The glass is leaking
Normally, I'm one who sees the glass half-full instead of half-empty, both for myself and for our country. Right now, I see our country's glass severely cracked and leaking. I hope I'm wrong.
Our national Capitol building was invaded and trashed. The physical threat to it was halted within hours, but we were left with uncertainty about its future. With each day's news we understand more about how vulnerable it was to massive destruction of the building itself and of the people inside it who are essential to our republic, our democracy.
And that, our democratic republic, is what I'm worried about. Even if we get through the next week or two without another riot or worse, is our collective American mind, heart, and soul so broken that we won't be able to find our way through the existential threat that is the combination of pandemic and economic collapse?
Those two specters are two faces of the same threat. We cannot salvage our economy if we can't curb covid-19. When we try to move ahead on both fronts, will Americans in the cleaned-up halls of Congress and in communities across the country still be locked into political dogma that make belief in individual liberties the enemy of sane public health policy?
Other issues matter and divide us, but they are irrelevant if we can't deal with this one by sealing up at least some of the cracks in the cup of American unity from which we all must drink or die of thirst. I worry that we can't do that. I hope I'm wrong.
No other word for it
The Capitol riots were the result of a president who thrived on hate and divisiveness for over four years. I believe we can all agree now that the rioters really were, well, deplorable.
Not needed anymore
Now that America's golden four years are about over, I think the Arkansas Democrat-Gazette no longer needs a Voices page or editor. Think of the money saved. Without Donald Trump, the self-appointed intelligentsia of Northwest Arkansas and the pseudo-intellectuals of Little Rock will have nothing to write about. After four years of useless vitriol, surely they are out of ink.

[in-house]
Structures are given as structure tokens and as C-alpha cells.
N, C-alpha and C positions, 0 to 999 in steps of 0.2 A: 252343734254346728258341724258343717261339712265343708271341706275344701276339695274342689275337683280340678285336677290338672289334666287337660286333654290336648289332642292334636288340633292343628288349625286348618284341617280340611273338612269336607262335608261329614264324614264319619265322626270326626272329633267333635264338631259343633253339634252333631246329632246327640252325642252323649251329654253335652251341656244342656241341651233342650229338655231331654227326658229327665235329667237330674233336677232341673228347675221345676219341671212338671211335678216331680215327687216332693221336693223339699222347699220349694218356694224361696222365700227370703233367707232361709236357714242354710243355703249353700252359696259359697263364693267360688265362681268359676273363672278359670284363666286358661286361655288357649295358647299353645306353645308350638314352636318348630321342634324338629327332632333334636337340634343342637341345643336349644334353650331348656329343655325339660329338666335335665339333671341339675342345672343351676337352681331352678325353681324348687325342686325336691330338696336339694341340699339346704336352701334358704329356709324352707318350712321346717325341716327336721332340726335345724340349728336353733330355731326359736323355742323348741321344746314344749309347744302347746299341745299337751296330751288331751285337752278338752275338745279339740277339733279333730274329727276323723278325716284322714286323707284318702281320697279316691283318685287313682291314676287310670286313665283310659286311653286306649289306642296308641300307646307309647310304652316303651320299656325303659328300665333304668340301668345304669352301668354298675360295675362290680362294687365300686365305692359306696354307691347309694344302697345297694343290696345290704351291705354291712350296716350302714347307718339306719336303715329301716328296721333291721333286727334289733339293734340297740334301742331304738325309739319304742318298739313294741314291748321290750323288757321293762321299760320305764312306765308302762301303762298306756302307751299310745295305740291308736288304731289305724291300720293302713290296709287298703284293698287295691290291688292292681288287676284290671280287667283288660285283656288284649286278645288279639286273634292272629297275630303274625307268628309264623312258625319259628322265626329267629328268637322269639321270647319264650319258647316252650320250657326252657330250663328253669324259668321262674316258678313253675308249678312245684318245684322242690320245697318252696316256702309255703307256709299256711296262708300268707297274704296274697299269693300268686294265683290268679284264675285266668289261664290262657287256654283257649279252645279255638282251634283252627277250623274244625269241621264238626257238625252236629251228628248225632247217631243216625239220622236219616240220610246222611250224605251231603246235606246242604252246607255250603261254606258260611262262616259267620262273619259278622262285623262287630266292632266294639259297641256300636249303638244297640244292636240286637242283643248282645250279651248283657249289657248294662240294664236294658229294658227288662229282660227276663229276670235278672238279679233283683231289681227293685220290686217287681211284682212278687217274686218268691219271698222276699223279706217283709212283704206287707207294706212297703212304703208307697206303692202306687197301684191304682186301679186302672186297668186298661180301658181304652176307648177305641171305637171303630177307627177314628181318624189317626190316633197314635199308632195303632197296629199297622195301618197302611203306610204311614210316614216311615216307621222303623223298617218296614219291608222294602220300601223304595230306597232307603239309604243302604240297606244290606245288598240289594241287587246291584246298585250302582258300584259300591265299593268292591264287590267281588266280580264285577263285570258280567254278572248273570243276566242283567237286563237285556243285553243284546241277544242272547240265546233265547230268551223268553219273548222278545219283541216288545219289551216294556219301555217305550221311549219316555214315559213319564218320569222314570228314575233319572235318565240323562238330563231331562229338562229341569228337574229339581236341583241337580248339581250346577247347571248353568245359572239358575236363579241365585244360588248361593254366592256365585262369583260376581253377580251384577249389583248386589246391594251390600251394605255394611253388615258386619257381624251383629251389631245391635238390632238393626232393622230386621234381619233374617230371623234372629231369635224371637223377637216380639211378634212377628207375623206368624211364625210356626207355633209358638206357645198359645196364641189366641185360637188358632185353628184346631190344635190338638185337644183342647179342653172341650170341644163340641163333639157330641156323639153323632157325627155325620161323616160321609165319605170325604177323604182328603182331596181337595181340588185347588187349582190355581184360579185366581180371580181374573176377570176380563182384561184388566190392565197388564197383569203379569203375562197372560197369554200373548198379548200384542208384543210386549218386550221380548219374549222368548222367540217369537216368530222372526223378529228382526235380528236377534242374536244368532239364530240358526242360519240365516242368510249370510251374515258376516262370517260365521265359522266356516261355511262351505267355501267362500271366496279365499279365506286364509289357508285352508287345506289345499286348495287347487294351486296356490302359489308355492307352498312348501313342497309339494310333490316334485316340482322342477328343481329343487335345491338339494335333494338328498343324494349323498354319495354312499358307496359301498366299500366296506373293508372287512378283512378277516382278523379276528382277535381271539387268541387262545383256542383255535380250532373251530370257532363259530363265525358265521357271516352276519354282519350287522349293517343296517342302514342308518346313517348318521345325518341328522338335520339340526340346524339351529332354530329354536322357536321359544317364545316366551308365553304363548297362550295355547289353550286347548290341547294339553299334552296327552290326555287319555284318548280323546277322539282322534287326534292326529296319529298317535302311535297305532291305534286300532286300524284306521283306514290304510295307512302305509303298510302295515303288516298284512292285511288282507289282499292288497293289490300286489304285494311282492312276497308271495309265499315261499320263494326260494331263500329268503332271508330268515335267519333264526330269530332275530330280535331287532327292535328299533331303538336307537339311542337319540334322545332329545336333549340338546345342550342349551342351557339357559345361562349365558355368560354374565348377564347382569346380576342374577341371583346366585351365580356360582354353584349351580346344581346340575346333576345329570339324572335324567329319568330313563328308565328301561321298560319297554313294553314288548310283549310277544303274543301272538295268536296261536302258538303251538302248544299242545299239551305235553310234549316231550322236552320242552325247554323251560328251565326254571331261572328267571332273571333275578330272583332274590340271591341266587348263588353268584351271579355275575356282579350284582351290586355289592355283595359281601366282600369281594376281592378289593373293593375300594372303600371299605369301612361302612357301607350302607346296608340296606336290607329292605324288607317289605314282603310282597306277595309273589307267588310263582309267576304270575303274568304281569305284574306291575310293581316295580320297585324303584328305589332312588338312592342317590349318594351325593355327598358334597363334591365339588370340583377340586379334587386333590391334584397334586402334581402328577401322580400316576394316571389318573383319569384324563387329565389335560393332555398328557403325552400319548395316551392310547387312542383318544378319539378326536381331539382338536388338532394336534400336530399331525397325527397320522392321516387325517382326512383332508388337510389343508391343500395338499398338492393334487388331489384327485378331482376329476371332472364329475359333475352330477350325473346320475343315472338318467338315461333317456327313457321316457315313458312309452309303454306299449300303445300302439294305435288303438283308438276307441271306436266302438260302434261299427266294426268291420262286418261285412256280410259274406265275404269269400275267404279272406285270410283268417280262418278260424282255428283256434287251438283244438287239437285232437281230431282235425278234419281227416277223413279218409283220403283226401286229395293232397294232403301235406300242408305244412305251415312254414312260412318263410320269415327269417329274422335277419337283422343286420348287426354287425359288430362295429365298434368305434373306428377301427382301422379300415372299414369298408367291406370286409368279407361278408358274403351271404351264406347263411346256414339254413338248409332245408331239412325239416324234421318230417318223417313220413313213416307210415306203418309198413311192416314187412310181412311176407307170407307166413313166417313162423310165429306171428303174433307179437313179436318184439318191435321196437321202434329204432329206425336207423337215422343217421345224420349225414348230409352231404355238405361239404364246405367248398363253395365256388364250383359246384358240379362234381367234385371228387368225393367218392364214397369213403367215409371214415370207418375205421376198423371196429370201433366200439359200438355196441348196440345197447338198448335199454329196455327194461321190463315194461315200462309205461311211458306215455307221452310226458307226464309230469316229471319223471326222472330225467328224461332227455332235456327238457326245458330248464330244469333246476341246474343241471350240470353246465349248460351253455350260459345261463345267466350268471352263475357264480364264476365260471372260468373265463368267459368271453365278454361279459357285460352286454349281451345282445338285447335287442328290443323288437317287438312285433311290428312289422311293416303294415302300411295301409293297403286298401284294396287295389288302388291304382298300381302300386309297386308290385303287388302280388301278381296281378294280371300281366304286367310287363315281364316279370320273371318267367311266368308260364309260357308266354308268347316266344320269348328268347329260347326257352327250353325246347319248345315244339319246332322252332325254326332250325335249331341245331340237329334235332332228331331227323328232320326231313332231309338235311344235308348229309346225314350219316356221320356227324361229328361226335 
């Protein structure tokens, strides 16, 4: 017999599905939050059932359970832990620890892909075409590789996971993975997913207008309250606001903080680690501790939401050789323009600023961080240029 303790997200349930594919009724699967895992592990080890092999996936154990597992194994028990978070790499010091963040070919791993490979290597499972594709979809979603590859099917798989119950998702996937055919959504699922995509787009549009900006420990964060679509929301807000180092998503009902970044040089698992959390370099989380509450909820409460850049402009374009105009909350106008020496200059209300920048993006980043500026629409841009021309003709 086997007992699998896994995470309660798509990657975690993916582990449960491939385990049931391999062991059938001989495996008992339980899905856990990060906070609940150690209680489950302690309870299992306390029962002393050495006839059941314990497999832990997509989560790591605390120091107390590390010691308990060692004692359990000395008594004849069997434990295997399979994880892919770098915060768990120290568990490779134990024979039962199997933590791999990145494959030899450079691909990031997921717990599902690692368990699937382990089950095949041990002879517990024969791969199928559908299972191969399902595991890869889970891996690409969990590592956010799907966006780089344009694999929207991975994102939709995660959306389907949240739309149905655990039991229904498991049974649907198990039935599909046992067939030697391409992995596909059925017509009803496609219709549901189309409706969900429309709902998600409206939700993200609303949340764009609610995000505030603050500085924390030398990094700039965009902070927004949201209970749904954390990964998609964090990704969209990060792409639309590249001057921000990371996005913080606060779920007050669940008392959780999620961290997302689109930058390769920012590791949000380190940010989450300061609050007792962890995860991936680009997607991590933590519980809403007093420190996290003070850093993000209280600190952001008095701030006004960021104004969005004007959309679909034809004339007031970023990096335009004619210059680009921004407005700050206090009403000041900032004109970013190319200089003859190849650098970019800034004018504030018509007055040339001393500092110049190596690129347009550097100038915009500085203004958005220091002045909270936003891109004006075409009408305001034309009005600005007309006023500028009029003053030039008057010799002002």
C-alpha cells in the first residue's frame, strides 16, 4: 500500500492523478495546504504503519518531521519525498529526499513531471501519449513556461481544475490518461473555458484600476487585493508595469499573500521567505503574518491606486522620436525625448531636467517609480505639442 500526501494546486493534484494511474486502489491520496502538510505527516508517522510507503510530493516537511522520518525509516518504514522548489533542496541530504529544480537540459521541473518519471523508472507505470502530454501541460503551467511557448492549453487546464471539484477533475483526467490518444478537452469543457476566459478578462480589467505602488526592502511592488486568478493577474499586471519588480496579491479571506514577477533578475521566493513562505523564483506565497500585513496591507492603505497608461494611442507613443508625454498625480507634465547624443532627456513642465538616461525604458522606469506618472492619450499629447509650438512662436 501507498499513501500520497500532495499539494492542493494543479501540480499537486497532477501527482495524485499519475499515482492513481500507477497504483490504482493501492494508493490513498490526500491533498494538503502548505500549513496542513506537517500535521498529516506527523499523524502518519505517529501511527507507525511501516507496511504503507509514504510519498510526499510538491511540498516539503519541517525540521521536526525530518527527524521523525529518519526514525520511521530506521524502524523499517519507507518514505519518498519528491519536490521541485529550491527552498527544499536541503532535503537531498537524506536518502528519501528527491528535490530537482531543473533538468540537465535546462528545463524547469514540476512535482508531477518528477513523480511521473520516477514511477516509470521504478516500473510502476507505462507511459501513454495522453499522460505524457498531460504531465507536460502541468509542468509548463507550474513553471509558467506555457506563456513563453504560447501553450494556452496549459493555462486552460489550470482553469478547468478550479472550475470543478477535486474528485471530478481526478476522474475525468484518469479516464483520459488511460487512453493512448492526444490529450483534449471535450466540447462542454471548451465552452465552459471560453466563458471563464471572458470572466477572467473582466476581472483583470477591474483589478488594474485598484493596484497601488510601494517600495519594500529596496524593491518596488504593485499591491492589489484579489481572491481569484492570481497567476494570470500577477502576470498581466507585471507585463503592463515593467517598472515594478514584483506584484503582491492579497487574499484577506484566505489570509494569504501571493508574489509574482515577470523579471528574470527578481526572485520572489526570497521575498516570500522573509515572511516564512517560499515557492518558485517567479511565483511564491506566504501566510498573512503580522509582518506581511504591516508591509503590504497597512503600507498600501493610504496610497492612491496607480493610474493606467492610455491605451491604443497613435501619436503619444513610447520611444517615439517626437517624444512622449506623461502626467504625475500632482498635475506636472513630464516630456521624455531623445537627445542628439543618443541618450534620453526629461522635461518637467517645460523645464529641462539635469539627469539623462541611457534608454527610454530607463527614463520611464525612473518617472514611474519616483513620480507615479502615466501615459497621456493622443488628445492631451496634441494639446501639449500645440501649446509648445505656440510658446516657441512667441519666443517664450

The 30 percenters in Arkansas who voted for lunch-bucket Joe won't dare criticize him. Except maybe to blame Trump for Joe's ineptness. Enjoy your higher taxes and job losses. And China's dominance. You voted for it.
Hot Springs Village
Violated sacred space
In the summer of 1996, as a staffer in Washington for Senator David Pryor, I spent time taking visiting Arkansas constituents on a tour of the U.S. Capitol. To witness the awe in visitors' eyes and the silence generated by the beauty of the space was one of the most satisfying experiences of my life. Each day, walking the halls, I felt encased by honor and safety, in reverence to the history around me.
On Jan. 6, the first images of the breach of our Capitol came through. Statuary Hall, where our visitors quietly gathered around the certain space on the marble floor to hear the acoustic whisper from across the room (a trick, the tale goes, employed to listen to the opposing party while pretending to sleep), now a gathering place for screaming mobs. In the Rotunda, where a statue rests of Arkansan Hattie Caraway, the nation's first woman elected to serve a full term as a United States senator, now a scene of angry crowds, some with loaded guns and zip ties.